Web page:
Symbol Book Review and Giveaway
Update: Giveaway Winners Announced
If you lucked out this time, don’t despair. We’ll be giving away a copy of the limited-run, Codex magazine next week.
During our move from Australia to London, one unfortunate casualty was our collection of design books. Being heavy, and therefore too expensive to ship, they now sit in storage, gathering dust until we return sometime in the future.
Now that we have finally settled into our new studio in London, I have the pleasure of starting a new book collection.
To kick-start the collection, my first purchase was the new book, Symbol by Angus Hyland and Steven Bateman.
Please read on for a brief review of Symbol, and to find out how you can win yourself a copy.
From the preface: “The idea behind the book is to explore the visual language of symbols according to its most basic element: form.”
To achieve this, the authors have compiled 1300+ symbols from all over the world, from different times and purposes, and have categorised them simply by visual type — abstract and representational. Within those categories they have broken the symbols down into smaller subsets, for example; circles, polygons, trees, architecture, etc. The aim being to strip the symbols of their associated meanings, so that the viewer can assess the “effectiveness of their composition.”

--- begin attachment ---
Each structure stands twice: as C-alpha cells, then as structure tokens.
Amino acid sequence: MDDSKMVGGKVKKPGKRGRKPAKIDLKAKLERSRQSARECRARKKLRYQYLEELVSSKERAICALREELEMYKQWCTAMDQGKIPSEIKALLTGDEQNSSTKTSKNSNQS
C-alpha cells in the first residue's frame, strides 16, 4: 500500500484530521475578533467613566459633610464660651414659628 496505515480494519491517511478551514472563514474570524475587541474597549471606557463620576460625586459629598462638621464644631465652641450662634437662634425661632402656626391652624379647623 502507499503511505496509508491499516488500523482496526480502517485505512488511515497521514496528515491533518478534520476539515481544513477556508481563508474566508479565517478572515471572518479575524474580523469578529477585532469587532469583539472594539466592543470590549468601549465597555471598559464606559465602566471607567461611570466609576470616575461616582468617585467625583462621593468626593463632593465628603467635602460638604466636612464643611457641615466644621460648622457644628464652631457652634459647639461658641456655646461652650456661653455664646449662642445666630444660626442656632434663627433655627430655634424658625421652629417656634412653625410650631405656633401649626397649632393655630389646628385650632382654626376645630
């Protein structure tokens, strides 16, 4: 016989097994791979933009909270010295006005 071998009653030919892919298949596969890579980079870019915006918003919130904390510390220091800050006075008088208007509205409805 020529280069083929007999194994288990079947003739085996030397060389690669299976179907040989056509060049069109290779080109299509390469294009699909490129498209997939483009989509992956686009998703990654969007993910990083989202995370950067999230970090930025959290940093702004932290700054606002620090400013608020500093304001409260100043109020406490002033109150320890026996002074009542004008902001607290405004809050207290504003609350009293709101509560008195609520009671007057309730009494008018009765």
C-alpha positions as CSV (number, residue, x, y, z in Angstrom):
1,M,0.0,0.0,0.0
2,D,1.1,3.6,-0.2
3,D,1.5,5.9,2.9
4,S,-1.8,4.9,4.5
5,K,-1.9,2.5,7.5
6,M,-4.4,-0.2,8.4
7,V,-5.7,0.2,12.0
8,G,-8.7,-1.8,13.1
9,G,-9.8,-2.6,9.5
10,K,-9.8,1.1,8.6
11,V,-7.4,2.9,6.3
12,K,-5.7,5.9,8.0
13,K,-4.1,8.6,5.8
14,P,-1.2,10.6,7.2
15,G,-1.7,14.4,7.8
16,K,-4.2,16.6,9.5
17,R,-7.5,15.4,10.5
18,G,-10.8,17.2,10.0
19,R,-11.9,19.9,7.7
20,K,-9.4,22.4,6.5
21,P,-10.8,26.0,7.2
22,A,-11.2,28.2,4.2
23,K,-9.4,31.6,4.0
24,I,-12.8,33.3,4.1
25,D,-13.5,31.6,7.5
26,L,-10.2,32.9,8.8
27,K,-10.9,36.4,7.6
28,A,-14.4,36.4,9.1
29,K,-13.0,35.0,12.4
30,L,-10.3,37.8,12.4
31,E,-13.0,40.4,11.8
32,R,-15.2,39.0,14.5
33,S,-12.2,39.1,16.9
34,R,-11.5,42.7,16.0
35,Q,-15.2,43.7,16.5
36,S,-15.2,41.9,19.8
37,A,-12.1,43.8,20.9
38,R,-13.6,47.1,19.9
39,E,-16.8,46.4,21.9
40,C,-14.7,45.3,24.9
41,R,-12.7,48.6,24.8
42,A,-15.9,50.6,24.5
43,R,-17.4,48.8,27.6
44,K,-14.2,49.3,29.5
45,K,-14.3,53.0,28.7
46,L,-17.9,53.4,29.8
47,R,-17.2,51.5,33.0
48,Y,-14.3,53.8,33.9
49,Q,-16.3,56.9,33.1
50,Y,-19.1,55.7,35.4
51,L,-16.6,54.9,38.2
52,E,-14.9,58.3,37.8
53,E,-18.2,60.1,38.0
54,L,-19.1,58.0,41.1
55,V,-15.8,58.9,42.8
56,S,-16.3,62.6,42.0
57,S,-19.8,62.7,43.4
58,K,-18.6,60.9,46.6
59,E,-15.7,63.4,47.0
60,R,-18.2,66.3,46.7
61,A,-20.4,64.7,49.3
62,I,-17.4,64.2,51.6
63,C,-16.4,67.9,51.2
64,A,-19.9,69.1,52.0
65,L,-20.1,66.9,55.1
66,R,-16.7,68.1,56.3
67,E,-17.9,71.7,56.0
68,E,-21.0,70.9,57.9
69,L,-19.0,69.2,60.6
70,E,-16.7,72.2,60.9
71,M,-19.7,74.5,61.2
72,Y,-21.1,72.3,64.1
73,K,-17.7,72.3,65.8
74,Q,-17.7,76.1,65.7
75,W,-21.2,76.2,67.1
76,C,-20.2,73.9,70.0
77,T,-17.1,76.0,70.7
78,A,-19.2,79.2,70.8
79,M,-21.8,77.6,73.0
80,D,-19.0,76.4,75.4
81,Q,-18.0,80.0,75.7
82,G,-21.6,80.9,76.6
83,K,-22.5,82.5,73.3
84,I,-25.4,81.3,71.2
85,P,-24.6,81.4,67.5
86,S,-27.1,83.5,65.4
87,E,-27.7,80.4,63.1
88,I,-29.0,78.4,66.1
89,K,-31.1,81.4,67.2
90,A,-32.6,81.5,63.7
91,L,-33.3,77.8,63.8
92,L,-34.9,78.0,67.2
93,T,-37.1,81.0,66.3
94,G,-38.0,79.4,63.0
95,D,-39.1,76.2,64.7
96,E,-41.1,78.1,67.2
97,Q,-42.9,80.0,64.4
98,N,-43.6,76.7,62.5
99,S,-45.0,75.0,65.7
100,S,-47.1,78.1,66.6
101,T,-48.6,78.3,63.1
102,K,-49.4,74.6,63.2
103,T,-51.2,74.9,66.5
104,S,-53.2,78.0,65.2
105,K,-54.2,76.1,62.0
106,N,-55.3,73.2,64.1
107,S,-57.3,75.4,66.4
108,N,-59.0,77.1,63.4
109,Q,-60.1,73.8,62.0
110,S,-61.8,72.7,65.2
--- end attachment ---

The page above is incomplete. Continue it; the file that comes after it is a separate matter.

The book starts with a 5 page introduction, giving some background on the meaning of different symbols, and also the role they play in branding and corporate identity. It’s very informative, but reads a little too much like a text book for my liking. It could just be that I have a short attention span, so don’t let that deter you too much.
The introduction does contain a brilliant quote by Alan Fletcher (Reuters and Victoria and Albert Museum identity designer):
Commercial symbols are like people. Some are reasonably put together but lack personality, others are aggressive, or pompous, or merely unpleasant. Occasionally one encounters an interesting character. Whatever the case, to be effective, a trademark must meet a set of criteria: the utilitarian values of being relevant, appropriate and practical and the intangible qualities of being memorable and distinctive; and that something extra, the visual tweak which creates a unique personality.
Wise words, from a very wise man.
The layout of the book is excellent – it’s a visual delight actually. Simple, clean and straight to the point.
Punctuating each subsection of the book is a brief case study, which provides a more in-depth look at how a particular symbol came to be.
Case studies include: Transport for London (above), Deutsche Bank (above), Continental Airlines, Nike, Munich Olympics (below), Apple, Shell, and CBS, just to name a few.
As the symbols have been disassociated from their meaning, it challenges the reader to interpret each symbol for what it is. It makes you think, which is something that I particularly enjoyed.
Each symbol is also indexed by a number, referencing basic information such as: designer, country, year created and a brief description.
Overall, Symbol is an excellent book that I can highly recommend for anyone interested in brand identity design.
It’s comprehensive, informative, and is a book that you will go back to over the years for inspiration.
A worthy addtion to any designers library.
In conclusion, buy it.
Symbol Book Giveaway
I loved this book so much that I have decided to give away 3 copies to our readers.
To enter the giveaway, all you need to do is leave a comment below and retweet this post.
Winners will be announced next Friday, 17th June 2011.